medwireNews: People with cancer remain susceptible to severe outcomes after developing breakthrough SARS-CoV-2 infection despite being fully vaccinated, research suggests.
“A mitigation approach that includes vaccination of close contacts, boosters, social distancing, and mask-wearing in public should be continued for the foreseeable future,” advise Toni Choueiri (Dana-Farber Cancer Institute, Boston, Massachusetts, USA) and colleagues in the Annals of Oncology.
They drew on the multi-institutional COVID-19 and Cancer Consortium (CCC19) registry to identify 1787 patients with a current diagnosis or history of solid or hematologic malignancy and a laboratory-confirmed diagnosis of COVID-19 between November 2020 and May 2021.
Three percent of the patients had received two doses of the Pfizer–BioNTech (BNT162b2) or Moderna (mRNA-1273) or a single dose of the Johnson & Johnson (Ad26.COV2.S) vaccine, and were therefore considered fully vaccinated. Four percent were partially vaccinated and 93% were unvaccinated.
In the fully vaccinated group, 65% of patients required hospitalization for COVID-19, 19% needed intensive care or mechanical ventilation, and 13% died within 30 days of diagnosis. The corresponding rates in the unvaccinated group were 50%, 13%, and 10%.
The team then used inverse probability of treatment weighting to adjust for baseline clinical variables, and found no significant difference in the primary endpoint of 30-day all-cause mortality rates between fully vaccinated and unvaccinated patients.
There were also no significant between-group differences with regard to the rates of intensive care/mechanical ventilation use or hospitalization.
Choueiri et al note that “this contrasts with a substantially lower rate of severe outcomes previously identified in vaccinated healthy individuals as opposed to matched unvaccinated controls, outlining the potential vulnerability of patients with cancer.”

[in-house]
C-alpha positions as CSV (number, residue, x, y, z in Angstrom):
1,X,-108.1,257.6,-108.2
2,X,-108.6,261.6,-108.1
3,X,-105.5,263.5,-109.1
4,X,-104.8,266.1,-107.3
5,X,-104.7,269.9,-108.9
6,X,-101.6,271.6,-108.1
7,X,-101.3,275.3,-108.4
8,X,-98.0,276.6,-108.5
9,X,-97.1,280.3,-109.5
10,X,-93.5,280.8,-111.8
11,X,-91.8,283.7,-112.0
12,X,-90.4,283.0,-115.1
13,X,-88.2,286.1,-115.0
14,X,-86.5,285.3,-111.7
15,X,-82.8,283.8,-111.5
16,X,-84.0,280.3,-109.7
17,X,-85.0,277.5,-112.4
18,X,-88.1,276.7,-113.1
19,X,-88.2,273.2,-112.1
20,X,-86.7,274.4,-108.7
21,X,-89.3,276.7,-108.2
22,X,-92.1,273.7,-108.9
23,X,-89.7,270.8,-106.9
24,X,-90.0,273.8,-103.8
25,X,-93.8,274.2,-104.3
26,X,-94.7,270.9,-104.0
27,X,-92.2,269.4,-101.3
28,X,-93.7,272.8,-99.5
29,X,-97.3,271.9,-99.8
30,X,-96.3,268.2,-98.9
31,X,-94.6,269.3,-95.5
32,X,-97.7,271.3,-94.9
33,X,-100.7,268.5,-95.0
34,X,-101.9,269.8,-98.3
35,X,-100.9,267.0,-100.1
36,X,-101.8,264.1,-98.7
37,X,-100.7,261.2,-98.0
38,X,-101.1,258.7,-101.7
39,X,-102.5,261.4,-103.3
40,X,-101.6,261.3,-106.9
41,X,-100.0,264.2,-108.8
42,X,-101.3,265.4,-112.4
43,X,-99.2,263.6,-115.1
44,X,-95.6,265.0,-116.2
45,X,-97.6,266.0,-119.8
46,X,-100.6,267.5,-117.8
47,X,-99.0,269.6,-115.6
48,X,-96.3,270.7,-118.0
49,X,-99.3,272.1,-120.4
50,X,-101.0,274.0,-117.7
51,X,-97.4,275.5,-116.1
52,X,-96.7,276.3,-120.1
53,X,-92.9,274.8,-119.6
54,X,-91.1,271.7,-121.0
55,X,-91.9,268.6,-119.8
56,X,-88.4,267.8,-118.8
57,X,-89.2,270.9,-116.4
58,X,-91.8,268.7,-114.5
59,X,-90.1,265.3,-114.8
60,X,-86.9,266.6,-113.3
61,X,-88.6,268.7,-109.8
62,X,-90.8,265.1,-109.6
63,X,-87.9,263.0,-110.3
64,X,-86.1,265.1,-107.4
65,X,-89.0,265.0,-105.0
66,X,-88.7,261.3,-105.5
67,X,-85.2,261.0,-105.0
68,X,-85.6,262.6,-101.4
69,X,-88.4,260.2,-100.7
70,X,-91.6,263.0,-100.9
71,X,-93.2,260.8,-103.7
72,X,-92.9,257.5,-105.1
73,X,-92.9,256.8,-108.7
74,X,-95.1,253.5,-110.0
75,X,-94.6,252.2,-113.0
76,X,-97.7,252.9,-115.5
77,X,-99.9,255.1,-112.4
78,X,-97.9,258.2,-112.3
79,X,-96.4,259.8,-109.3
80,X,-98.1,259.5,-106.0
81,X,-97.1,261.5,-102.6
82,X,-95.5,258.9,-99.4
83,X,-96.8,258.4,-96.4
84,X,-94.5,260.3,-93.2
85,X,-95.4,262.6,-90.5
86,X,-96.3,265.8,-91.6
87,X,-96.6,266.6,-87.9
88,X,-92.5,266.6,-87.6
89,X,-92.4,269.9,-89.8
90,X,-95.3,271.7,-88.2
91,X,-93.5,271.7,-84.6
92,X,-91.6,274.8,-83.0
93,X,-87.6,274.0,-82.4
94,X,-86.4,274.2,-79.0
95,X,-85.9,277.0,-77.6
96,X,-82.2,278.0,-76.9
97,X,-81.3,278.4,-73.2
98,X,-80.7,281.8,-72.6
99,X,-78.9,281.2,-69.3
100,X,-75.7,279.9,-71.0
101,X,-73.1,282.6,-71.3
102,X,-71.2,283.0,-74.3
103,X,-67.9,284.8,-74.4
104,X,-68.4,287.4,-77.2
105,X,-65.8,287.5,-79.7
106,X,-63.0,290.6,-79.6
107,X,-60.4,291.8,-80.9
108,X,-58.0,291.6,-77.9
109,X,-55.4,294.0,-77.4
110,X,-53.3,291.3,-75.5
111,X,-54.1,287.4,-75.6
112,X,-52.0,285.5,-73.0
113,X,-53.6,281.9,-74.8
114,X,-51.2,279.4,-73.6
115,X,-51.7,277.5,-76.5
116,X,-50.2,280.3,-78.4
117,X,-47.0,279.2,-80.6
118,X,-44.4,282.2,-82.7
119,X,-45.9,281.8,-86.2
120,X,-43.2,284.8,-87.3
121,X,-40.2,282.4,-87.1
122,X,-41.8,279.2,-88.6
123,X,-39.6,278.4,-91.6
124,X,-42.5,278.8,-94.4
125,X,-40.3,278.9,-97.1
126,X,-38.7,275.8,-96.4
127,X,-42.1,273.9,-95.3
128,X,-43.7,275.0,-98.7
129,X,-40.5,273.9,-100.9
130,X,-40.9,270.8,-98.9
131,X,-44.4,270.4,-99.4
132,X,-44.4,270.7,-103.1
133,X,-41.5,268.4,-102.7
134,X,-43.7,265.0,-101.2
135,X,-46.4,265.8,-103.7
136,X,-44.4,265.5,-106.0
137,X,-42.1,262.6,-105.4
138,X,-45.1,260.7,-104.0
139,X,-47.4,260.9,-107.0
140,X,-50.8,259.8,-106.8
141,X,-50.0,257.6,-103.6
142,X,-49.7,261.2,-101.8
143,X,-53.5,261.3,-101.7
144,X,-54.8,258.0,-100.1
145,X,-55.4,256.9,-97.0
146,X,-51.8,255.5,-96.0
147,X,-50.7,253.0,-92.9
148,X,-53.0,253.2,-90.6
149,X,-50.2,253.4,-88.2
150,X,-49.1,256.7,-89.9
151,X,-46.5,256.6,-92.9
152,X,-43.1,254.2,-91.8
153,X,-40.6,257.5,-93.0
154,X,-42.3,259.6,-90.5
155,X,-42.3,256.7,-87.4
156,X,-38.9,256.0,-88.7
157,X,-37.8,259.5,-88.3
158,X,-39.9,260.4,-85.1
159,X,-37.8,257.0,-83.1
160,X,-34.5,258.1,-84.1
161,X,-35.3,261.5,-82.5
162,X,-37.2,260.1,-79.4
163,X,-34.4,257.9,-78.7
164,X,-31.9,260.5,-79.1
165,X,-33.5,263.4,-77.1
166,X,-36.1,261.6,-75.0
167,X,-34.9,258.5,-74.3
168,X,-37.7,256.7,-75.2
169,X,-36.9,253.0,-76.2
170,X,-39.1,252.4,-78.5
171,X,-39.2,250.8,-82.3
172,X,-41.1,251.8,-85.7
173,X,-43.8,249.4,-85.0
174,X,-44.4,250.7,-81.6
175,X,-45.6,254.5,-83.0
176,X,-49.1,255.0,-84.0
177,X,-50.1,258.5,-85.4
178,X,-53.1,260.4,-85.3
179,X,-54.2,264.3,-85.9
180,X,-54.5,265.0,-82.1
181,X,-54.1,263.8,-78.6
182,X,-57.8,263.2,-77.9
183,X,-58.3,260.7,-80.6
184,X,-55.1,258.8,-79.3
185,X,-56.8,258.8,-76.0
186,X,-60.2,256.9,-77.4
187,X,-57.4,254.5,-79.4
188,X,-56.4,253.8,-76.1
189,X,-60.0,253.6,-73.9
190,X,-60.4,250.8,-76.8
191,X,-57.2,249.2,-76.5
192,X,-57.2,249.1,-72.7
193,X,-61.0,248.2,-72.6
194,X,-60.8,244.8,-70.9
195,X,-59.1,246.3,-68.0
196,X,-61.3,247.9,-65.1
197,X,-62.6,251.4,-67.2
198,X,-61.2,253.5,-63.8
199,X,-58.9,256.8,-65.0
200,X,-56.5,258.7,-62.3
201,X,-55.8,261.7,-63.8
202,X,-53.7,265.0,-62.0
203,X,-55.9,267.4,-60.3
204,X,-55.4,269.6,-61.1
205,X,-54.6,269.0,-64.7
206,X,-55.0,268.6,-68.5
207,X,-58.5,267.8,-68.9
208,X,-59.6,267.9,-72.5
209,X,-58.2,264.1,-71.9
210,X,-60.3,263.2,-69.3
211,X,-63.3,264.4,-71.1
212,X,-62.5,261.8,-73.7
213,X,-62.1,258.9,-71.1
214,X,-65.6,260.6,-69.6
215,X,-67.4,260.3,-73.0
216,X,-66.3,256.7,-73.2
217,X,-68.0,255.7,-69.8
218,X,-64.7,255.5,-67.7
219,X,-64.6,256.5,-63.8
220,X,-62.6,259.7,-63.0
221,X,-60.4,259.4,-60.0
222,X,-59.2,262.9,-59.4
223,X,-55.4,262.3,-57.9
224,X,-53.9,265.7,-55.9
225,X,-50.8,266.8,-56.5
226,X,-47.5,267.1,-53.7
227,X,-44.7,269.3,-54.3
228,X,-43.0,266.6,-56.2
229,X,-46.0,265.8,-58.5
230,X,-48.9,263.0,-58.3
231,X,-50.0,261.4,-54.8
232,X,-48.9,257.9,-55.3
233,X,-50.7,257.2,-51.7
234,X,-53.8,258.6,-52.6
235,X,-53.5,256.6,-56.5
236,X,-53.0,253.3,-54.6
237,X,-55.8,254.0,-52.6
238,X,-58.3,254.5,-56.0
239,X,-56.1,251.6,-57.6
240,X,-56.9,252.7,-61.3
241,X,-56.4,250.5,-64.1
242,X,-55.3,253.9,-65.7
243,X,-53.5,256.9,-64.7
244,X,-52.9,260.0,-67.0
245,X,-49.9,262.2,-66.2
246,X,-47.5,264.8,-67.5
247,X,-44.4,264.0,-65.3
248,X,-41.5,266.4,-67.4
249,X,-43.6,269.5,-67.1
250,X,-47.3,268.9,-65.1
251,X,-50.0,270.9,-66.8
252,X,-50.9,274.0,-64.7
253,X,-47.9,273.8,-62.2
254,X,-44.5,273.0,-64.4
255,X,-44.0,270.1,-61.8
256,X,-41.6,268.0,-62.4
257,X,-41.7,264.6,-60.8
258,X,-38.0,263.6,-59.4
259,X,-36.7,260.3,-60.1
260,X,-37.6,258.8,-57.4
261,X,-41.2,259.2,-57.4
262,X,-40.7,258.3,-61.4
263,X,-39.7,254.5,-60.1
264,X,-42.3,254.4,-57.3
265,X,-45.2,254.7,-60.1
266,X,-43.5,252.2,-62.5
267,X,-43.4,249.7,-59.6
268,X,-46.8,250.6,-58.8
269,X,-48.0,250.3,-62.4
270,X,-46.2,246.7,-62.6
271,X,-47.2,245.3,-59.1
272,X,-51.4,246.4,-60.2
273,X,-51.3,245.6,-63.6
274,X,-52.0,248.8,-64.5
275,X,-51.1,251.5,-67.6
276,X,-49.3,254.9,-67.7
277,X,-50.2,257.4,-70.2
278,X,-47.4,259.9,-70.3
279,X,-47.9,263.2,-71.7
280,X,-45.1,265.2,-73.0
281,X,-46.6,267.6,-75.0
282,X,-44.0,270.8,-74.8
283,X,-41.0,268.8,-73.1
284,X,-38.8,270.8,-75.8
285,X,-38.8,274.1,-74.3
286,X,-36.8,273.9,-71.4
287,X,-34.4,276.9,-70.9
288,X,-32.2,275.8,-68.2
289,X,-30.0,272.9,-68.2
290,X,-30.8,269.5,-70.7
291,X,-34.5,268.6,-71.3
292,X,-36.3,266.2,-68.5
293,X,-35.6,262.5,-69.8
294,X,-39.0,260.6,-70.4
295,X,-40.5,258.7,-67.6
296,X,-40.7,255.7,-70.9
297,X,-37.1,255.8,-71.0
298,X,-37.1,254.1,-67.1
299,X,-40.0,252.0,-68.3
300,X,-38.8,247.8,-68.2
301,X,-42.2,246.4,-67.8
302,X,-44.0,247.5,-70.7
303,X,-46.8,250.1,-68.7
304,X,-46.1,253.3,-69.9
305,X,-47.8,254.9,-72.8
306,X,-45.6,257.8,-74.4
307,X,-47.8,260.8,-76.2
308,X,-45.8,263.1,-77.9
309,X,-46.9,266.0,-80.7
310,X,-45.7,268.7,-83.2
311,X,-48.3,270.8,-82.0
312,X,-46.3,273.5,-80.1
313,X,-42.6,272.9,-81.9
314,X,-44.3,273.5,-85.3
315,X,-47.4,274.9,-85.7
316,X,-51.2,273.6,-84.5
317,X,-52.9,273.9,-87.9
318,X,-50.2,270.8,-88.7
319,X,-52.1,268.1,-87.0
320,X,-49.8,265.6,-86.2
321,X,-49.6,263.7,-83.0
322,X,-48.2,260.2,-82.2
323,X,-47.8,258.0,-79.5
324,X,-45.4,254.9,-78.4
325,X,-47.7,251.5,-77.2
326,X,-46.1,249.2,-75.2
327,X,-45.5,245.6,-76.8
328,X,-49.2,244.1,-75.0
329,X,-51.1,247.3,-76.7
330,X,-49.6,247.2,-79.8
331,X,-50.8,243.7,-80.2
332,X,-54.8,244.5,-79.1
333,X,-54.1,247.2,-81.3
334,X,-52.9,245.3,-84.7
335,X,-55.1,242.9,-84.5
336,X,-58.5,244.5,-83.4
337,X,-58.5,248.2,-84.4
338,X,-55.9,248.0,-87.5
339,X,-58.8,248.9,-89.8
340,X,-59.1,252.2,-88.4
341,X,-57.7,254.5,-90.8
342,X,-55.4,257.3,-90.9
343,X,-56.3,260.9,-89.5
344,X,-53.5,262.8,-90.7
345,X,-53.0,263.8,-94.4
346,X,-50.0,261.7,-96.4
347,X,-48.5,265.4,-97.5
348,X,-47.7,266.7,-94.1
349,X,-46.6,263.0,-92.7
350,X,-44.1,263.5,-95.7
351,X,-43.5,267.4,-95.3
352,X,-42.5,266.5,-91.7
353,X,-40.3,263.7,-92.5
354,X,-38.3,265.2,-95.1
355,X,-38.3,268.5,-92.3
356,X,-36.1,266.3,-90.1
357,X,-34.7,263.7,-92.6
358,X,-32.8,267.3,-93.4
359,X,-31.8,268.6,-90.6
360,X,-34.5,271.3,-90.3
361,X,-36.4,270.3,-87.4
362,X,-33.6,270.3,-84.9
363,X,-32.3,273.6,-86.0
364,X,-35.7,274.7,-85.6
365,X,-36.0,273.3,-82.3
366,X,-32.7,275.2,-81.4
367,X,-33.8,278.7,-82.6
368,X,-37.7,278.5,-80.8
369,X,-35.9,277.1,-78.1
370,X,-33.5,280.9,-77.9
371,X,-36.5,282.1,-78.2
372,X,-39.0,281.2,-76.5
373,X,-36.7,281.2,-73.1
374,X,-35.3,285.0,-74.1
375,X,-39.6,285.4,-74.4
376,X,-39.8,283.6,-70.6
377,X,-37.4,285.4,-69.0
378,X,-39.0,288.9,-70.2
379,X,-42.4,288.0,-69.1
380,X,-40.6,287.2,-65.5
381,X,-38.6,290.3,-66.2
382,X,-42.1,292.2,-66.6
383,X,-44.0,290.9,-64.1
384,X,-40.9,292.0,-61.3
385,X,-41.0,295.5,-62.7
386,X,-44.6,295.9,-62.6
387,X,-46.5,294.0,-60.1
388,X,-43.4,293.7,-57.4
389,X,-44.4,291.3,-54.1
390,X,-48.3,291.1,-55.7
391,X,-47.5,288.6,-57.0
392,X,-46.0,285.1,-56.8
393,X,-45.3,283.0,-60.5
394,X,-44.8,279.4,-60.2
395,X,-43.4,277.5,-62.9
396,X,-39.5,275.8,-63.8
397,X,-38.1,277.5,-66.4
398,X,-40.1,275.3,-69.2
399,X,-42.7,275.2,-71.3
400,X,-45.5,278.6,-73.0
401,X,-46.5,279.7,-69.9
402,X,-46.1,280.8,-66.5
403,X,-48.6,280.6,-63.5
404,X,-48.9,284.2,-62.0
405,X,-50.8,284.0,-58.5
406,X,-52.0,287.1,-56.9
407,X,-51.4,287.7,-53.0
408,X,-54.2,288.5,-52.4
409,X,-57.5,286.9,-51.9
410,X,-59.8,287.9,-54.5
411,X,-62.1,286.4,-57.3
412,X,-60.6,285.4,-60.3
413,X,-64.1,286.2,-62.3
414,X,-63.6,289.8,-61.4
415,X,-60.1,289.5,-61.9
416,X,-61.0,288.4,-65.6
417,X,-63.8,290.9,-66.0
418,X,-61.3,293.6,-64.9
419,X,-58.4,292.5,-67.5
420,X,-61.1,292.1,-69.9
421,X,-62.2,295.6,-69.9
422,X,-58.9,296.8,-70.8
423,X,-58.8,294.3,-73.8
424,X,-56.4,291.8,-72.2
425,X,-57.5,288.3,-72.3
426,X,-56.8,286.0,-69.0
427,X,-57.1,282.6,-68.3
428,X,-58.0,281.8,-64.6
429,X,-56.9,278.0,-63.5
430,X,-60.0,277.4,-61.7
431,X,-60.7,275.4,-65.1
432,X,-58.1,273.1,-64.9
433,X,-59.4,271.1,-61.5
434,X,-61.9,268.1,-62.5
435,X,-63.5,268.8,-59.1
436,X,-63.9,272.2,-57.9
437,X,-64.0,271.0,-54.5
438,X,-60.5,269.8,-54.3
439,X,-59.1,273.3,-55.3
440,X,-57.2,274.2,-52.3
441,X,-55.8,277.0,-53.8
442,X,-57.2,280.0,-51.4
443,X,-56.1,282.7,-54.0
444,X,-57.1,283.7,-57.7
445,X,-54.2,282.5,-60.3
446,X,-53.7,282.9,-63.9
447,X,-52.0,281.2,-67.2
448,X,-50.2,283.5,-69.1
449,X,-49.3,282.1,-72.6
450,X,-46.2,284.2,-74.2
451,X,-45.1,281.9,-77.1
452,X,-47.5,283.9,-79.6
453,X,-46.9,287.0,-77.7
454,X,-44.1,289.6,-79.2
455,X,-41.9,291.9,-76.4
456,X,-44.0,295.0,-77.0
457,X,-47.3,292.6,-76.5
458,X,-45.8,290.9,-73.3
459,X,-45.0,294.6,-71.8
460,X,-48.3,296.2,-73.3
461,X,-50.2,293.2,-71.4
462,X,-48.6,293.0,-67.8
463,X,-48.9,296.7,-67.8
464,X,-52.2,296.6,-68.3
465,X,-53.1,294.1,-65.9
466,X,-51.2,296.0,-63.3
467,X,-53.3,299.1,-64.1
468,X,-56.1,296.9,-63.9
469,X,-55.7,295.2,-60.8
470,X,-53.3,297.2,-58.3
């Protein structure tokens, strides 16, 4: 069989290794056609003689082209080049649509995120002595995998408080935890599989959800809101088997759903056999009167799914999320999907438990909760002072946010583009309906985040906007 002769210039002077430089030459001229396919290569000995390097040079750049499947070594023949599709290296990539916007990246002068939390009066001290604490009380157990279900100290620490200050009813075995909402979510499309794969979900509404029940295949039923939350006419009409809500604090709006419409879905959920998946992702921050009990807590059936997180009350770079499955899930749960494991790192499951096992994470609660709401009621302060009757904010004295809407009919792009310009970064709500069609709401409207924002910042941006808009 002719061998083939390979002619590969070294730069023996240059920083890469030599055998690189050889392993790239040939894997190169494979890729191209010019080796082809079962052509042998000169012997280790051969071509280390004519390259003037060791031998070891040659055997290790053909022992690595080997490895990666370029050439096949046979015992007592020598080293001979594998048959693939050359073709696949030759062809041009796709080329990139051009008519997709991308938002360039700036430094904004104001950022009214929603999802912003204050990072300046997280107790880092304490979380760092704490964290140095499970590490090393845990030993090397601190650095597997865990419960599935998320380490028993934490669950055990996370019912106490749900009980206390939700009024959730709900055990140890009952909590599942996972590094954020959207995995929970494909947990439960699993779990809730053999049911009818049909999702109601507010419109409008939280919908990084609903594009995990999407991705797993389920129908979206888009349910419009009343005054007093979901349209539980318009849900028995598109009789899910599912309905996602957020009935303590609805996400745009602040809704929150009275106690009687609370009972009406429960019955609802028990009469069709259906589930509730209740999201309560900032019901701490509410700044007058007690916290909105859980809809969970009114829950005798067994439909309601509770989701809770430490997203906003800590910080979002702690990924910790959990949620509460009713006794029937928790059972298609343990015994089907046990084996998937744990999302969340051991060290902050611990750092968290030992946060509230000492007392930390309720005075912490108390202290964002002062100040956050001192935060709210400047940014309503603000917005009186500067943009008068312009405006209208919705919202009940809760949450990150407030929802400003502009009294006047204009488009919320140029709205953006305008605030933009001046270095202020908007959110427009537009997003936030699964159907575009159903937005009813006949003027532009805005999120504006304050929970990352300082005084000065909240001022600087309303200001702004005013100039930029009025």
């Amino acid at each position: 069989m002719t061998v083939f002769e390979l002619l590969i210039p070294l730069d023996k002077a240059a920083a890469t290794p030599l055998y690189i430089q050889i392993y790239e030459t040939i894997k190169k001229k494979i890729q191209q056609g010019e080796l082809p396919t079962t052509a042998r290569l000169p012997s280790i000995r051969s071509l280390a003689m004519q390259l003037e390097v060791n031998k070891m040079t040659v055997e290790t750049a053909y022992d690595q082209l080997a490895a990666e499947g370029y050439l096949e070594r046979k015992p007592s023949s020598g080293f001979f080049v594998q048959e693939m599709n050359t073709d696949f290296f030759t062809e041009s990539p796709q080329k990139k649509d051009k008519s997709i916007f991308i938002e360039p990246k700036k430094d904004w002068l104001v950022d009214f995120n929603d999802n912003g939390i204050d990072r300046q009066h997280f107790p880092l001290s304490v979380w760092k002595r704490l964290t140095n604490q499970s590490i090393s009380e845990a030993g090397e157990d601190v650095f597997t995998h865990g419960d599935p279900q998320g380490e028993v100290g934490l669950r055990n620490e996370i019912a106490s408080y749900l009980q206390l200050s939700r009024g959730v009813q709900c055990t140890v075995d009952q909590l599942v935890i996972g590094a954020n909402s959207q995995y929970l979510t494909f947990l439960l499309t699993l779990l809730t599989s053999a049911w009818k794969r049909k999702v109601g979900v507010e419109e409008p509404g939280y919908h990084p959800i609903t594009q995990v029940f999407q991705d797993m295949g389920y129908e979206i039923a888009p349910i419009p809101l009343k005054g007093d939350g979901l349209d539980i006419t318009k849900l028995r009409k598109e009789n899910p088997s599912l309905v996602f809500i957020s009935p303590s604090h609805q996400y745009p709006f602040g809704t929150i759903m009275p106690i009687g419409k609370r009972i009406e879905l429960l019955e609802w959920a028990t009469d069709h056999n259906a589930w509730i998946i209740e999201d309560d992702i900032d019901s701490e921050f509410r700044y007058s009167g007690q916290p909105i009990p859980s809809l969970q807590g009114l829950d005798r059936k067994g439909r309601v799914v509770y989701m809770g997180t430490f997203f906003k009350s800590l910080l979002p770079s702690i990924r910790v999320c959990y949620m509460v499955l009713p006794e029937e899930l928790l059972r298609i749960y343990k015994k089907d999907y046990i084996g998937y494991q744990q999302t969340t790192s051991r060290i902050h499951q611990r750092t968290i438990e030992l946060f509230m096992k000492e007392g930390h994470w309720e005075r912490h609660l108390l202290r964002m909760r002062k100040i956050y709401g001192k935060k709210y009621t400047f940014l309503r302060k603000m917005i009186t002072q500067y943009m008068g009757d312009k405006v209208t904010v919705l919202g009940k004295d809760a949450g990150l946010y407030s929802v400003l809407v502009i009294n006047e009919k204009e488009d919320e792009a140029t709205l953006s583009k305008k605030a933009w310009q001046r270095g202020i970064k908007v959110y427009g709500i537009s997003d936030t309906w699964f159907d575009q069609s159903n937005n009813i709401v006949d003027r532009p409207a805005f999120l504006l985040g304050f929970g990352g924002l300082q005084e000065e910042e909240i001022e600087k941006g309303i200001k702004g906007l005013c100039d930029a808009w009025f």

Regression analysis identified several parameters significantly associated with an increased risk for 30-day mortality regardless of vaccination status, including active and progressing disease, older age, greater comorbidity burden, worse performance status, and lymphopenia.
“[T]hese established prognostic factors for COVID-19 outcomes remain relevant in defining those patients who may still be at risk of severe outcomes following completion of vaccination,” comment the study authors.
They continue: “Overall, vaccination remains an invaluable strategy in protecting vulnerable populations, including patients with cancer, against COVID-19.
“However, patients with cancer who develop breakthrough infection despite full vaccination remain at risk of severe outcomes and should not be neglected.”
In conclusion, Choueiri and co-authors highlight the need for additional research “to further categorize the patients that remain at risk of symptomatic COVID-19 following vaccination, and test strategies that may reduce this risk,” such as the use of a booster vaccine dose.
medwireNews is an independent medical news service provided by Springer Healthcare Ltd. © 2022 Springer Healthcare Ltd, part of the Springer Nature Group
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